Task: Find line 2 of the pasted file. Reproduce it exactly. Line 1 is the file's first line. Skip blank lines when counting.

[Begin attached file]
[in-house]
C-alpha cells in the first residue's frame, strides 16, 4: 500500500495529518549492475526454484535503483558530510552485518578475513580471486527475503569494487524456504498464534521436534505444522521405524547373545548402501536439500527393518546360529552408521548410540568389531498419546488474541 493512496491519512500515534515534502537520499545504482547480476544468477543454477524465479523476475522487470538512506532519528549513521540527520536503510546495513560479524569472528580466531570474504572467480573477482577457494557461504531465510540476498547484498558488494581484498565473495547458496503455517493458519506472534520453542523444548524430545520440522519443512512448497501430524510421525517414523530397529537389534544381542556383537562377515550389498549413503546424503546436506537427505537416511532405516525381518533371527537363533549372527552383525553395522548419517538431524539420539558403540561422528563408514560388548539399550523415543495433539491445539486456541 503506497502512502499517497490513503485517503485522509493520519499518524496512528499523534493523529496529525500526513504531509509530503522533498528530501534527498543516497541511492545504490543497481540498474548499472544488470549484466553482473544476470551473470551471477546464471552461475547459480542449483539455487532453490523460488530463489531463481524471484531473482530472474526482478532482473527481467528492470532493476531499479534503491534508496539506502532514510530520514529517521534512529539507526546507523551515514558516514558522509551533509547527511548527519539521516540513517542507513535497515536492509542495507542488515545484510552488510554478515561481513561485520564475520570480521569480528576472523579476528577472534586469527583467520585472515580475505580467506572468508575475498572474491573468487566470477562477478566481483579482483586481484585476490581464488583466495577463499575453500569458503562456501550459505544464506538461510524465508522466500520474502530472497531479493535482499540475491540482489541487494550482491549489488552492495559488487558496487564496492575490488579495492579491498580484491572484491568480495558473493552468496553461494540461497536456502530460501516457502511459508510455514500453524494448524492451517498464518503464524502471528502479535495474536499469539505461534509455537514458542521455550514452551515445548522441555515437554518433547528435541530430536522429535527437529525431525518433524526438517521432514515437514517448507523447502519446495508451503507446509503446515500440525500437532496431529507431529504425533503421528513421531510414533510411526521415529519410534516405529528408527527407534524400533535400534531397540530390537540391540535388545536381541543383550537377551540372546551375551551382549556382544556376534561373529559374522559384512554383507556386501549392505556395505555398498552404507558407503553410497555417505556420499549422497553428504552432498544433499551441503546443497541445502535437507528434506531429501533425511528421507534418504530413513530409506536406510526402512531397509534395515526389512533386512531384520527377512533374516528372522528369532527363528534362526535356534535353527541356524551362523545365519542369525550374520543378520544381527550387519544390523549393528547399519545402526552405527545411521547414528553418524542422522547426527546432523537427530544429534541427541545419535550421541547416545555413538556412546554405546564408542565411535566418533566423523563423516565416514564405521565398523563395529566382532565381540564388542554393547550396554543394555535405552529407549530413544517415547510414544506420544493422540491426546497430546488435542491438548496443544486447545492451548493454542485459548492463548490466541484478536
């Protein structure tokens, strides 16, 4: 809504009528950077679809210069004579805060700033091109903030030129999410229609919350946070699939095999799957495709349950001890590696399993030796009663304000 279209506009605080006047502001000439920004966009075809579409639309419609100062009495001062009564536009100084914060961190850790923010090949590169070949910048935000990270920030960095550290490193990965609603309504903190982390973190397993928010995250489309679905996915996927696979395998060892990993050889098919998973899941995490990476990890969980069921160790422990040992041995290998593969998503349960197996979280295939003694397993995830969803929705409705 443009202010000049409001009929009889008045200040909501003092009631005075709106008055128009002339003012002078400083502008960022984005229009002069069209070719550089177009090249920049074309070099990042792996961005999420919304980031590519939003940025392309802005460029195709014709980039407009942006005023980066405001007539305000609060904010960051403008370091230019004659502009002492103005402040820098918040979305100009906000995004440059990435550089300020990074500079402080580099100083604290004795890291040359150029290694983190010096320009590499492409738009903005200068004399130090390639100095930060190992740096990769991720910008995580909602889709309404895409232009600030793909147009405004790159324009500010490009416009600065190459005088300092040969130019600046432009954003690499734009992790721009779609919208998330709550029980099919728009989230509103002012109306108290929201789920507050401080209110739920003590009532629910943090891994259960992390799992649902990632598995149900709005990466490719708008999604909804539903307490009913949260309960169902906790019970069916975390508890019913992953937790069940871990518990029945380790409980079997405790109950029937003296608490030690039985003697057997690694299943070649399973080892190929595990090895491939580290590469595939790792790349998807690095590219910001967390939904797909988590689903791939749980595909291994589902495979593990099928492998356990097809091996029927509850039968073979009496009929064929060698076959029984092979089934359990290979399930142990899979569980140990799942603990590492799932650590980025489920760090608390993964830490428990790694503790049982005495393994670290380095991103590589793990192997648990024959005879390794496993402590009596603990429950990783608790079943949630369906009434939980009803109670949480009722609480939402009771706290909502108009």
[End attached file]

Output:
C-alpha cells in the first residue's frame, strides 16, 4: 500500500495529518549492475526454484535503483558530510552485518578475513580471486527475503569494487524456504498464534521436534505444522521405524547373545548402501536439500527393518546360529552408521548410540568389531498419546488474541 493512496491519512500515534515534502537520499545504482547480476544468477543454477524465479523476475522487470538512506532519528549513521540527520536503510546495513560479524569472528580466531570474504572467480573477482577457494557461504531465510540476498547484498558488494581484498565473495547458496503455517493458519506472534520453542523444548524430545520440522519443512512448497501430524510421525517414523530397529537389534544381542556383537562377515550389498549413503546424503546436506537427505537416511532405516525381518533371527537363533549372527552383525553395522548419517538431524539420539558403540561422528563408514560388548539399550523415543495433539491445539486456541 503506497502512502499517497490513503485517503485522509493520519499518524496512528499523534493523529496529525500526513504531509509530503522533498528530501534527498543516497541511492545504490543497481540498474548499472544488470549484466553482473544476470551473470551471477546464471552461475547459480542449483539455487532453490523460488530463489531463481524471484531473482530472474526482478532482473527481467528492470532493476531499479534503491534508496539506502532514510530520514529517521534512529539507526546507523551515514558516514558522509551533509547527511548527519539521516540513517542507513535497515536492509542495507542488515545484510552488510554478515561481513561485520564475520570480521569480528576472523579476528577472534586469527583467520585472515580475505580467506572468508575475498572474491573468487566470477562477478566481483579482483586481484585476490581464488583466495577463499575453500569458503562456501550459505544464506538461510524465508522466500520474502530472497531479493535482499540475491540482489541487494550482491549489488552492495559488487558496487564496492575490488579495492579491498580484491572484491568480495558473493552468496553461494540461497536456502530460501516457502511459508510455514500453524494448524492451517498464518503464524502471528502479535495474536499469539505461534509455537514458542521455550514452551515445548522441555515437554518433547528435541530430536522429535527437529525431525518433524526438517521432514515437514517448507523447502519446495508451503507446509503446515500440525500437532496431529507431529504425533503421528513421531510414533510411526521415529519410534516405529528408527527407534524400533535400534531397540530390537540391540535388545536381541543383550537377551540372546551375551551382549556382544556376534561373529559374522559384512554383507556386501549392505556395505555398498552404507558407503553410497555417505556420499549422497553428504552432498544433499551441503546443497541445502535437507528434506531429501533425511528421507534418504530413513530409506536406510526402512531397509534395515526389512533386512531384520527377512533374516528372522528369532527363528534362526535356534535353527541356524551362523545365519542369525550374520543378520544381527550387519544390523549393528547399519545402526552405527545411521547414528553418524542422522547426527546432523537427530544429534541427541545419535550421541547416545555413538556412546554405546564408542565411535566418533566423523563423516565416514564405521565398523563395529566382532565381540564388542554393547550396554543394555535405552529407549530413544517415547510414544506420544493422540491426546497430546488435542491438548496443544486447545492451548493454542485459548492463548490466541484478536